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While I want the law to restrain the corrupt municipalities that use the ED to expand the tax base, I am very favorable to the methods of economic development going on now in Anaheim. Their mayor, (most of) the council and the public administrators have done wonders for redevelopment by not using ED except for what it was intended.

I just read in a trade mag that the revitalization in Anaheim is developing faster and with better long term business then anywhere else in SoCal. And for what Anaheim had become in the 1990's this is testament to the effects of quality economic development. Not only that, the constituent approval of the city's (econ dev) activities is extraordinarily high.

I'm not a fan of California, but this is a positive movement that would be good if it was adopted elsewhere.

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--Aristotle

Help!!/

But I think that Kelo v. New London is one of the best SCOTUS decisions from the last 50 years.

By taking the federal government out of it Kelo, each local government, state or local, can for themselves, limit Eminent Domain as they see fit. We have already done so here in Missouri, and w/o knowing, I'm sure that what we have is different from either Prop 98 or 99. But it works (we hope) for us. Even with the state limits in place, towns and counties here have passed even more stringent limits. This too is as it should be.

Good Luck to you and the people of California

By taking the federal government out of it Kelo, each local government, state or local, can for themselves, limit Eminent Domain as they see fit.

But they could have done that before Kelo too.

"I ain't never votin' fo another Democrat so long as I can draw breath! I'll vote for a dog first!" - Leola Thomas

When ethically devoid municipalities are moving to condemn actively used and maintained land in order to increase the tax base, this is where Kelo is an abomination.

Cities must act according to their choices and I am big on home rule and local management, however, some cities are being run like fiefdoms. The limiting of these improper takings should be restricted. However, at the state level, not federal. And since the SCOTUS had the opportunity to impart restrictions on improperly applied eminent domain activities, and didn't, it was IMO a horrendous ruling.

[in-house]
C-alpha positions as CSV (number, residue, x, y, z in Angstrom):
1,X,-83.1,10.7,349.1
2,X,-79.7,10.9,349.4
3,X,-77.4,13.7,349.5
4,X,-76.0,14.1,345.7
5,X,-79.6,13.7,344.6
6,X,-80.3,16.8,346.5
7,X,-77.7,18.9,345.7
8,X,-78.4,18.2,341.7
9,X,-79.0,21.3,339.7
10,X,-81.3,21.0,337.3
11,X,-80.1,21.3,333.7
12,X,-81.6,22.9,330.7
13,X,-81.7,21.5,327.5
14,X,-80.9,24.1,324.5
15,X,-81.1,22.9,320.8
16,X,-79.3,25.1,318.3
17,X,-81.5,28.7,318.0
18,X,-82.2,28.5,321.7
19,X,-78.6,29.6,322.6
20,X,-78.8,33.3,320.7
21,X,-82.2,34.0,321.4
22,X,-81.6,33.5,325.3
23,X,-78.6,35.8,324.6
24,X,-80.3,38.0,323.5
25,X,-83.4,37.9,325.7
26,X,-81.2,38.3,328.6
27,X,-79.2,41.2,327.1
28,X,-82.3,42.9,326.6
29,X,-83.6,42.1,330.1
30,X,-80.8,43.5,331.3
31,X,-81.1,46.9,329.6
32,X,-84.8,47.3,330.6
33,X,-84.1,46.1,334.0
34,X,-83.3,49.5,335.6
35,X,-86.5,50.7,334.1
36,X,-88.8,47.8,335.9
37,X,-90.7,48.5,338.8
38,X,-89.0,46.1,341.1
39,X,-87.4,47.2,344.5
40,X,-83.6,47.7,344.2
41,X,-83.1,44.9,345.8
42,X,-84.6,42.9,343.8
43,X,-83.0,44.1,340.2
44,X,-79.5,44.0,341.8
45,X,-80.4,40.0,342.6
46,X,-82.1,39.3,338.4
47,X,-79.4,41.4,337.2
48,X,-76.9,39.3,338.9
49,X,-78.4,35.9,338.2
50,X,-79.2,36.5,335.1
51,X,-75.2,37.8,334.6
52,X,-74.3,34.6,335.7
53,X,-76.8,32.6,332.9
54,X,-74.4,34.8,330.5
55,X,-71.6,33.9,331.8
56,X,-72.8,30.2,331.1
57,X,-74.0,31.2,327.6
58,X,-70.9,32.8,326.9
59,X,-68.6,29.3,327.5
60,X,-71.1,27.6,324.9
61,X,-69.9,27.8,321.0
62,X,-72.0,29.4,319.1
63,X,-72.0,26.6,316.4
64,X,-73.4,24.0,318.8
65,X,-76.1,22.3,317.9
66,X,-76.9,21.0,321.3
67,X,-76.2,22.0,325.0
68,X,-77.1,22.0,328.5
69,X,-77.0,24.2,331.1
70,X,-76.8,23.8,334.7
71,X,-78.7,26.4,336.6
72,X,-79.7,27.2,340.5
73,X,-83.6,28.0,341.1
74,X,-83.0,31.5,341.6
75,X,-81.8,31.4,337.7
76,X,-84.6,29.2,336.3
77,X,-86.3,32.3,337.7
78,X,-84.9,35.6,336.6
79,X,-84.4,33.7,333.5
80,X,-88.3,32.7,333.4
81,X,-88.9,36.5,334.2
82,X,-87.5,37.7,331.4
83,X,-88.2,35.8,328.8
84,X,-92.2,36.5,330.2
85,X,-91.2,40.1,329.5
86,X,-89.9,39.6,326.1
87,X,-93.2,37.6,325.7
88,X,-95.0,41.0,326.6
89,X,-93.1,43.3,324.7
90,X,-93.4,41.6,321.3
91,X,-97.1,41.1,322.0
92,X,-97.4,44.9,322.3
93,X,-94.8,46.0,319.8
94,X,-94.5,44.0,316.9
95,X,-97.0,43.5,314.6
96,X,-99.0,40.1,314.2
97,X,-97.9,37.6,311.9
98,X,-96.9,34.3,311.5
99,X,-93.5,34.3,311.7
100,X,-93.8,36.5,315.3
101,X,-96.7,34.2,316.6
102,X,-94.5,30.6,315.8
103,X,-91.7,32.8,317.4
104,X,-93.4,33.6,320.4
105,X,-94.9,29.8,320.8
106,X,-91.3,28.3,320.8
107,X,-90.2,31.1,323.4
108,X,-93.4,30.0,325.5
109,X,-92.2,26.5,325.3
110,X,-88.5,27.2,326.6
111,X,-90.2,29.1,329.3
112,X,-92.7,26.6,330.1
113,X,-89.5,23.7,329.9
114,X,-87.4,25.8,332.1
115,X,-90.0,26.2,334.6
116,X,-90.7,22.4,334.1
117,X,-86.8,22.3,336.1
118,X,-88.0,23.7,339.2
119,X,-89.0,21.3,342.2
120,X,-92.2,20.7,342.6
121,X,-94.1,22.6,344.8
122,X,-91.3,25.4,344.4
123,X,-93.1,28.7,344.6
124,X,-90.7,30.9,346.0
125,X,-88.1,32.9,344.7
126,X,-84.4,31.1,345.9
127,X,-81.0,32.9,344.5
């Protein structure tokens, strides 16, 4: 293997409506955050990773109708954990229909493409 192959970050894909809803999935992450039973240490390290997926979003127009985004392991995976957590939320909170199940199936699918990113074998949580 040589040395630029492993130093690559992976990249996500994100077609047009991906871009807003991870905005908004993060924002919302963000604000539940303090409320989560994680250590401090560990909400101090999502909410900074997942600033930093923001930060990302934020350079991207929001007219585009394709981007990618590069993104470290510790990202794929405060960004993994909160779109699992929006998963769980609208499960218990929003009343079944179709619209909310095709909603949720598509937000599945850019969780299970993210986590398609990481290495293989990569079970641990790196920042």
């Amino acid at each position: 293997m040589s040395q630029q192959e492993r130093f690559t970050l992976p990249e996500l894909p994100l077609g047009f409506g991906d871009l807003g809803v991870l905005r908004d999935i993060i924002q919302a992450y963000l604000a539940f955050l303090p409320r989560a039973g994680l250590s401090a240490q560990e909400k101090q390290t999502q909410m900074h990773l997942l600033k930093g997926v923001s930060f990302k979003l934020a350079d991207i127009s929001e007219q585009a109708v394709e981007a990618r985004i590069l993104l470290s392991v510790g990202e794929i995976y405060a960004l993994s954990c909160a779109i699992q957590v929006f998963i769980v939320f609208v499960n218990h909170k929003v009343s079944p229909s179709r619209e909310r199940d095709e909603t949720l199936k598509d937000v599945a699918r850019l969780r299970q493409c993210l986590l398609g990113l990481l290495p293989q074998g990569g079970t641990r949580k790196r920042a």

_____________________________

It is the mark of an educated mind to be able to entertain a thought without accepting it.
--Aristotle

Help!!/

The MO SC just allowed all non-charter cities to use em dom when they were forbidden prior. It is the reason for the two new petitions that are circulating to add amendments to the state constitution. Click the picture below for more info.



Now also found at The Minority Report

What would 98 do to rent control?

Quoting from Section 6:

...any statute, charter provision, ordinance, or regulation by a public agency enacted prior to January 1,2007, that limits the price a rental property owner may charge a tenant to occupy a residential rental unit ("unit") or mobile home space ("space") may remain in effect as to such unit or space after the effective date for so long as, but only so long as, at least one of the tenants of such unit or space as of the effective date ("qualified tenant") continues to live in such unit or space as his or her principal place of residence. At such time as a unit or space no longer is used by any qualified tenant as his or her principal place of residence because, as to such unit or space, he or she has: (a) voluntarily vacated; (b) assigned, sublet, sold or transferred his or her tenancy rights either voluntarily or by court order; (c) abandoned; (d) died; or he or she has (e) been evicted pursuant to paragraph (2), (3), (4) or (5) of Section 1161 of the Code of Civil Procedure or Section 798.56 of the Civil Code as in effect on January 1,2007; then, and in such event, the provisions of this Act $hall be effective immediately as to such unit or space.